Why, nevertheless, has Steinberg phrased his thought so weirdly? Why “the ineluctable modality”? He’s playing with another’s words; reading him, you have to play along. Will millennia1 readers recognize his specific reference? It isn’t obscure, but . . . Steinberg has created the kind of elaborate literary pun for which a writer might think it worthwhile to construct a whole book, just to reach the point where the pun becomes literal. This is why his “quotation” requires no quotation marks. “The ineluctable modality” happens to open the “Proteus” chapter of James Joyce’s Ulysses, which is the book that long ago taught Steinberg, not a native, how to write in deep English. There Joyce’s character Stephen Dedalus muses over what we perceive spatially (the immediately visual) and what temporally (the sequentially audible). Stephen’s thoughts approach the protean, multisensed morphing that Steinberg attributes to Leonardo’s forms. “Daedally” is the intentional giveaway. Literally, it refers to intricate, ingenious invention, like that of mythological Daedalus (and Leonardo, too); figuratively, it alludes to Stephen Dedalus, who speaks daedally.

What is Steinberg doing? He’s performing. Read Leonardo’s Incessant Last Supper extra slowly, savoring the sounds, from the inaugural title page with its assonant vowels and repetitions of “I” and “s,” to the acknowledgments at the end. There we find “deft Sheila, daedal Don and I colluding”—editor, designer, and author. Now “d” and “I” predominate, as in the key word “daedal” itself, which appears unexpectedly in this supplement to the text proper; the word literalizes Steinberg’s theme of intricate invention, through to the book’s outermost margins. As Steinberg thinks, he senses and plays on the vehicle of his thought (rather like Joyce’s Dedalus). Known as a brilliant lecturer, he uses sounds as Leonardo used colors—as the ineluctable modality of his medium of communication. Even when set to writing, sounds underlie sentences. They matter to this scholar as they did to novelists like Joyce or Vladimir Nabokov, another Steinberg favorite: “the tip of the tongue taking a trip of three steps down the palate to tap, at three, on the teeth” (Nabokov on the name Lolita); “aits of original pigment afloat in flat washes” (Steinberg on the microscopic fragments of Leonardo’s paint matter, now suspended within layers of conservators’ potions—“aits” is deep English for tiny islands). Steinberg’s description is graphically accurate, succinctly indicates his opinion of the painting’s present condition, and despite its ominous implications, is beautiful to hear as one reads it.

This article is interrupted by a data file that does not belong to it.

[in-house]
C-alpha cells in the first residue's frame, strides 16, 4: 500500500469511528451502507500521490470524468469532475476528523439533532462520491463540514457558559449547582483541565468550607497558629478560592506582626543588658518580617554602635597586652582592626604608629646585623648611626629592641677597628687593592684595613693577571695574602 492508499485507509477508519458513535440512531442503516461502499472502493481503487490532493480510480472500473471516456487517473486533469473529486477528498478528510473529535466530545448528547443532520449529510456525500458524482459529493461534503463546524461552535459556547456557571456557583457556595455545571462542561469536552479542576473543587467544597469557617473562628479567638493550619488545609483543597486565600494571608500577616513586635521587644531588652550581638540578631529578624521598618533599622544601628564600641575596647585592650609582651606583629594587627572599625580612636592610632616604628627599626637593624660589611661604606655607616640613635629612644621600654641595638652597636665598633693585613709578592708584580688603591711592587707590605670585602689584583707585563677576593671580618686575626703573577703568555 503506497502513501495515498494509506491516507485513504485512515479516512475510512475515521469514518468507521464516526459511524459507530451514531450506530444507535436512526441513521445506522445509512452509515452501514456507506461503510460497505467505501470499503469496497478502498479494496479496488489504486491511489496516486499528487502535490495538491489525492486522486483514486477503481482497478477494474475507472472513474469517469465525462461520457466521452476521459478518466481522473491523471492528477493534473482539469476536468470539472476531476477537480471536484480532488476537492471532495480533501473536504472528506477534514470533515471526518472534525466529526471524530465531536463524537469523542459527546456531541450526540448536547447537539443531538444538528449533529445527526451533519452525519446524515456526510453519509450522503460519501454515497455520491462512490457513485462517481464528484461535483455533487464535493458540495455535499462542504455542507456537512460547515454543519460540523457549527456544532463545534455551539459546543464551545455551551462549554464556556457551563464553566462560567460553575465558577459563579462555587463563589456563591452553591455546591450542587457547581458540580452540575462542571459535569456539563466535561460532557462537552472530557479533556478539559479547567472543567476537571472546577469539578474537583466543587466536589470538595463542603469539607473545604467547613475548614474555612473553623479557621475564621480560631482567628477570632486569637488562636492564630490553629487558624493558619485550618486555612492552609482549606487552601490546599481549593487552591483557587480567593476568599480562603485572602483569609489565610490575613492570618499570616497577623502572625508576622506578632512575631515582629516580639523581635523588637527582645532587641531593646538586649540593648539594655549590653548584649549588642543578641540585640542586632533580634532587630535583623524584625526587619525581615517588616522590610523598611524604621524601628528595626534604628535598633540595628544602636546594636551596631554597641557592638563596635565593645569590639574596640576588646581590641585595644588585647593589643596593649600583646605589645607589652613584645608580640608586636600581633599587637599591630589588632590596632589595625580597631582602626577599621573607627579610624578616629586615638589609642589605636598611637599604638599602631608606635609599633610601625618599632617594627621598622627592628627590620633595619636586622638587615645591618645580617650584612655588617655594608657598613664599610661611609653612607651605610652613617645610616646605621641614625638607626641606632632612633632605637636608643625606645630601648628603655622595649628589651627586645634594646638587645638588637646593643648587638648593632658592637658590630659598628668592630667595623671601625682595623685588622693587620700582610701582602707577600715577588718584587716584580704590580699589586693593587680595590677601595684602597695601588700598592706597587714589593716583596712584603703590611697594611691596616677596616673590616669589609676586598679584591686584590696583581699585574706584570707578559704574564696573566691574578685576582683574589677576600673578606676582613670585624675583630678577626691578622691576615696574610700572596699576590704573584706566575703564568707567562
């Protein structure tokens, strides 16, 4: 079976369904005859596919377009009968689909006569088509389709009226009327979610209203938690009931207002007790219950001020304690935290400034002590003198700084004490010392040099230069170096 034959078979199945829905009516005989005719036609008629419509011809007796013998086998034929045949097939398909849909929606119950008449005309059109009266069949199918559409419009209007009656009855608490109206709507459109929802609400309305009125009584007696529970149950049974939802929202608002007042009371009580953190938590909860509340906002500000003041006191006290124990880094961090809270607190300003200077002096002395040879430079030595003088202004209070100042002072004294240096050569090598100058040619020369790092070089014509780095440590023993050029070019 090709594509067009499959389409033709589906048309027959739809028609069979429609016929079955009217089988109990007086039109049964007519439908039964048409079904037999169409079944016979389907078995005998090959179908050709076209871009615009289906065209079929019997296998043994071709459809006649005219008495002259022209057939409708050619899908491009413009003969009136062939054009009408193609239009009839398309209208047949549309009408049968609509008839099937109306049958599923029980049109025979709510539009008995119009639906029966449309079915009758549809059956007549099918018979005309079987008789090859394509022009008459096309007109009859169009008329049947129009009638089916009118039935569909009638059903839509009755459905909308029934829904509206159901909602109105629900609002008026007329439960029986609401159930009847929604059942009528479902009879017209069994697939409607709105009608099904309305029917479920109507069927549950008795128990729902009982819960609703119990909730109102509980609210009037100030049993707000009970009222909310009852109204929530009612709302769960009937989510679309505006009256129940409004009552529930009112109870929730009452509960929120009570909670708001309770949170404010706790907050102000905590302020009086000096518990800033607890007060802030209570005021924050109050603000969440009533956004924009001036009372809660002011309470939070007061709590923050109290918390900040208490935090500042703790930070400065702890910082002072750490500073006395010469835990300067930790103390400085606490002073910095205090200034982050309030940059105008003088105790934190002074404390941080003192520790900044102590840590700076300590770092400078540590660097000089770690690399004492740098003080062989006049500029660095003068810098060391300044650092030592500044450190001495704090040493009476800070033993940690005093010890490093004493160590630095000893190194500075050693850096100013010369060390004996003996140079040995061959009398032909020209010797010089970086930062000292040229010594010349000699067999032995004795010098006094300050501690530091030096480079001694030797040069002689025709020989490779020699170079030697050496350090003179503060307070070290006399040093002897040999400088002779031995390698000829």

Yes, Leonardo’s Last Supper is “incessant,” echoing through Western culture, copied and commented upon. Yet physically, there’s little left to see. We recover its daedal intricacy only through critical writing that attains Steinberg’s heights of discernment and sensitivity. In ancient times, Daedalus invented human flight—wax wings with famously mixed results. Leonardo reinvented flying for the Renaissance, a sort of helicopter. Now human flight is as commonplace as reproductions of the Last Supper, but Leonardo’s creative ingenuity and humanistic insight are lost. So Leo Steinberg has had to reinvent Leonardo. Through his example, he’s also reinvigorated the practice of art history. He makes his written art history a sensory art. Daedally speaking (no quotation marks), few others are likely to fly as successfully as he has.

Richard Shiff is Effie Marie Cain Regents Chair in Art and director of the Center for the Study of Modernism at the University of Texas, Austin.